Palantir, the big data company that started off with clients like the FBI and CIA before building up a large private-sector roster of customers, just added more funding to its coffers.
Last week, the company filed that it was raising $57 million with the SEC. Now that round is coming in at $107.5 million, according to a new amended filing today.
Sources close to the company told us that the round valued the company at $9 billion. This is a boost to an earlier $196.5 million round in the fall that valued the company at $6 billion.
Strong investor appetite convinced the company to bring in more capital at a 50 percent bump to their overall valuation.
Palantir, which expects to see more than $1 billion in contracts next year, sells a big data platform to private-sector and government clients. It helps them make sense from disparate silos of data and point out trends that they would otherwise not see.
For example, rescue workers operating in the aftermath of Hurricane Sandy used Palantir to manage requests for water, medical supplies, and home repairs. Financial clients tend to use it to look for cybersecurity or fraud threats.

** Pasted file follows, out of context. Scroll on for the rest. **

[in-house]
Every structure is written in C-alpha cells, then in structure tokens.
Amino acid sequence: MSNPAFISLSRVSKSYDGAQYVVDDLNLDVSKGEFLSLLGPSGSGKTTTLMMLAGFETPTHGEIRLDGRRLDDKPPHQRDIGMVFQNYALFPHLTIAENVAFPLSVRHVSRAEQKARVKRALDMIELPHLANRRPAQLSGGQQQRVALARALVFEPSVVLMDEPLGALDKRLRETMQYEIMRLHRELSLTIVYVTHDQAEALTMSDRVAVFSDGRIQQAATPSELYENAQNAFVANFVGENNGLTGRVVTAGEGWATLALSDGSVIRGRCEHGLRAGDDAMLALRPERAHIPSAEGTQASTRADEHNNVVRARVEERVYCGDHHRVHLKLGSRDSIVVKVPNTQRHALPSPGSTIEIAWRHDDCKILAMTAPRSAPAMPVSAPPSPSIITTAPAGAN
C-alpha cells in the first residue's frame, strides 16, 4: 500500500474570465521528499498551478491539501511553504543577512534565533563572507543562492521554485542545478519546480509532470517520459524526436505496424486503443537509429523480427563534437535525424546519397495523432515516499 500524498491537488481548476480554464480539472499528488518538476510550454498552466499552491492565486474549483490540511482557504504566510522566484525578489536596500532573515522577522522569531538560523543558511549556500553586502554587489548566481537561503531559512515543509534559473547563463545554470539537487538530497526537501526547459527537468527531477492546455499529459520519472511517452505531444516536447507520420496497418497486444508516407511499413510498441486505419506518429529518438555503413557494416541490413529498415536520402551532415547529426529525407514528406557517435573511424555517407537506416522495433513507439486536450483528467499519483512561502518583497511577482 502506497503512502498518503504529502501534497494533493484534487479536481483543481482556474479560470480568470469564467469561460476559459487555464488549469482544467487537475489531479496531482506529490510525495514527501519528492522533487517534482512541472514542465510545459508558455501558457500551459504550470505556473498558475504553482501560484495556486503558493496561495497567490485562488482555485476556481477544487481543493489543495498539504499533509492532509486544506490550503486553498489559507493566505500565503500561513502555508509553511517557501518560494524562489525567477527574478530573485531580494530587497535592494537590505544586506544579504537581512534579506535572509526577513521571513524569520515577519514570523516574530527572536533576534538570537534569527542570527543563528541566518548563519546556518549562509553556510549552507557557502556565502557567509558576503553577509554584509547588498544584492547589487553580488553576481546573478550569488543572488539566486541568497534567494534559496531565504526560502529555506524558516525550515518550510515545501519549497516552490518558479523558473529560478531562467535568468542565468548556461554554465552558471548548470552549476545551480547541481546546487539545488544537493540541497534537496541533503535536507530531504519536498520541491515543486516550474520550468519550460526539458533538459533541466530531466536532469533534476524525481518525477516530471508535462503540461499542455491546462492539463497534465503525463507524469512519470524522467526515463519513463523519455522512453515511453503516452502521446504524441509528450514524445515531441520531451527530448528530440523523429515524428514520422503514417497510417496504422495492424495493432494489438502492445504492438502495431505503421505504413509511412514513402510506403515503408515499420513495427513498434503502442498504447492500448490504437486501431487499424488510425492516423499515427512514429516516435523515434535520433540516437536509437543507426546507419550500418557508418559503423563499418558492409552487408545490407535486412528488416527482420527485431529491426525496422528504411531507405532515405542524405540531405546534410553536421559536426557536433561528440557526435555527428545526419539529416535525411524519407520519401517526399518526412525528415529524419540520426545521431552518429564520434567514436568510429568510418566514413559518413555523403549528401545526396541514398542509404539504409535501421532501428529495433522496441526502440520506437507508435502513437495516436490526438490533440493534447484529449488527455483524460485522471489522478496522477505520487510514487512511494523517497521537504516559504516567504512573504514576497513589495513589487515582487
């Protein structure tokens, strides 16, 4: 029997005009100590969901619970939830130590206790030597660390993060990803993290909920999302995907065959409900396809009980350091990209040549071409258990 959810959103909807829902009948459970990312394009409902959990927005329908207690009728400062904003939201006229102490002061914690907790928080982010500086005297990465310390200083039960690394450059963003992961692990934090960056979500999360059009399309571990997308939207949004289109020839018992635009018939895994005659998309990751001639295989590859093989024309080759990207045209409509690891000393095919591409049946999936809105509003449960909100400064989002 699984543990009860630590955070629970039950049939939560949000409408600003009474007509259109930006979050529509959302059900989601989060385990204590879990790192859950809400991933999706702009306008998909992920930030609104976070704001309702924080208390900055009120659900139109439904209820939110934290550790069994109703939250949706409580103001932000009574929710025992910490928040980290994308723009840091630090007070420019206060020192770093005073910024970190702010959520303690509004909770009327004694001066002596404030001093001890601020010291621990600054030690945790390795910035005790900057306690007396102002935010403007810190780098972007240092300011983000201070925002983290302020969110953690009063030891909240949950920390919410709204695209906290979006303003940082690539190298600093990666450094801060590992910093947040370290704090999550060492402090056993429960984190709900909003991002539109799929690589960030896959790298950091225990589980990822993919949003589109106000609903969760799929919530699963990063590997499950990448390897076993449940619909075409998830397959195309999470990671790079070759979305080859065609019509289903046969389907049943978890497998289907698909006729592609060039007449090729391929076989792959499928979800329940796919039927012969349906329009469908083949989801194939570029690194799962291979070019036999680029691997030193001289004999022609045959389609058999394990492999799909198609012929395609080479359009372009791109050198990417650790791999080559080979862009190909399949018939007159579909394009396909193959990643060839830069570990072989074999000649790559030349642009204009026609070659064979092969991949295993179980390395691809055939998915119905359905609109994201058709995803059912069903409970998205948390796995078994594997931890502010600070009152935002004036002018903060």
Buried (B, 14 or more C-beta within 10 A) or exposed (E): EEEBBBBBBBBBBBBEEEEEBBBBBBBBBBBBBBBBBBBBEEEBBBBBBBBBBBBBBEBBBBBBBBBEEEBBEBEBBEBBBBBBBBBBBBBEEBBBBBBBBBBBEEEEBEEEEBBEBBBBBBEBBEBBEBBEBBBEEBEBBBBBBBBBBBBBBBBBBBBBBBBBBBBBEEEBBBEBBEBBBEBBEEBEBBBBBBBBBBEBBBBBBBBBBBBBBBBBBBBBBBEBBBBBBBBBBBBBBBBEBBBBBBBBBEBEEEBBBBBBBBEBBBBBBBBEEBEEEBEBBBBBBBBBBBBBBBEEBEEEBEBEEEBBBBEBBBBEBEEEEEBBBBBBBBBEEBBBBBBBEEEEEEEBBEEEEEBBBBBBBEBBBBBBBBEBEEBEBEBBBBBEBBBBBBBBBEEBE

While the company was originally founded back in 2004 to take anti-fraud technologies and ideas developed at PayPal and use them to fight terrorism with government agencies, the company is now working with lots of private sector clients.
Today, government contracts make up less than 40 percent of the company’s revenues, a source familiar with the company tells me.
The company was the brainchild of Paypal co-founder Peter Thiel, who recruited current CEO Alex Karp, Joe Lonsdale (who went on to found Asia and Silicon Valley-focused investment firm Formation 8), Stephen Cohen and chief technology officer Nathan Gettings to put together an initial product.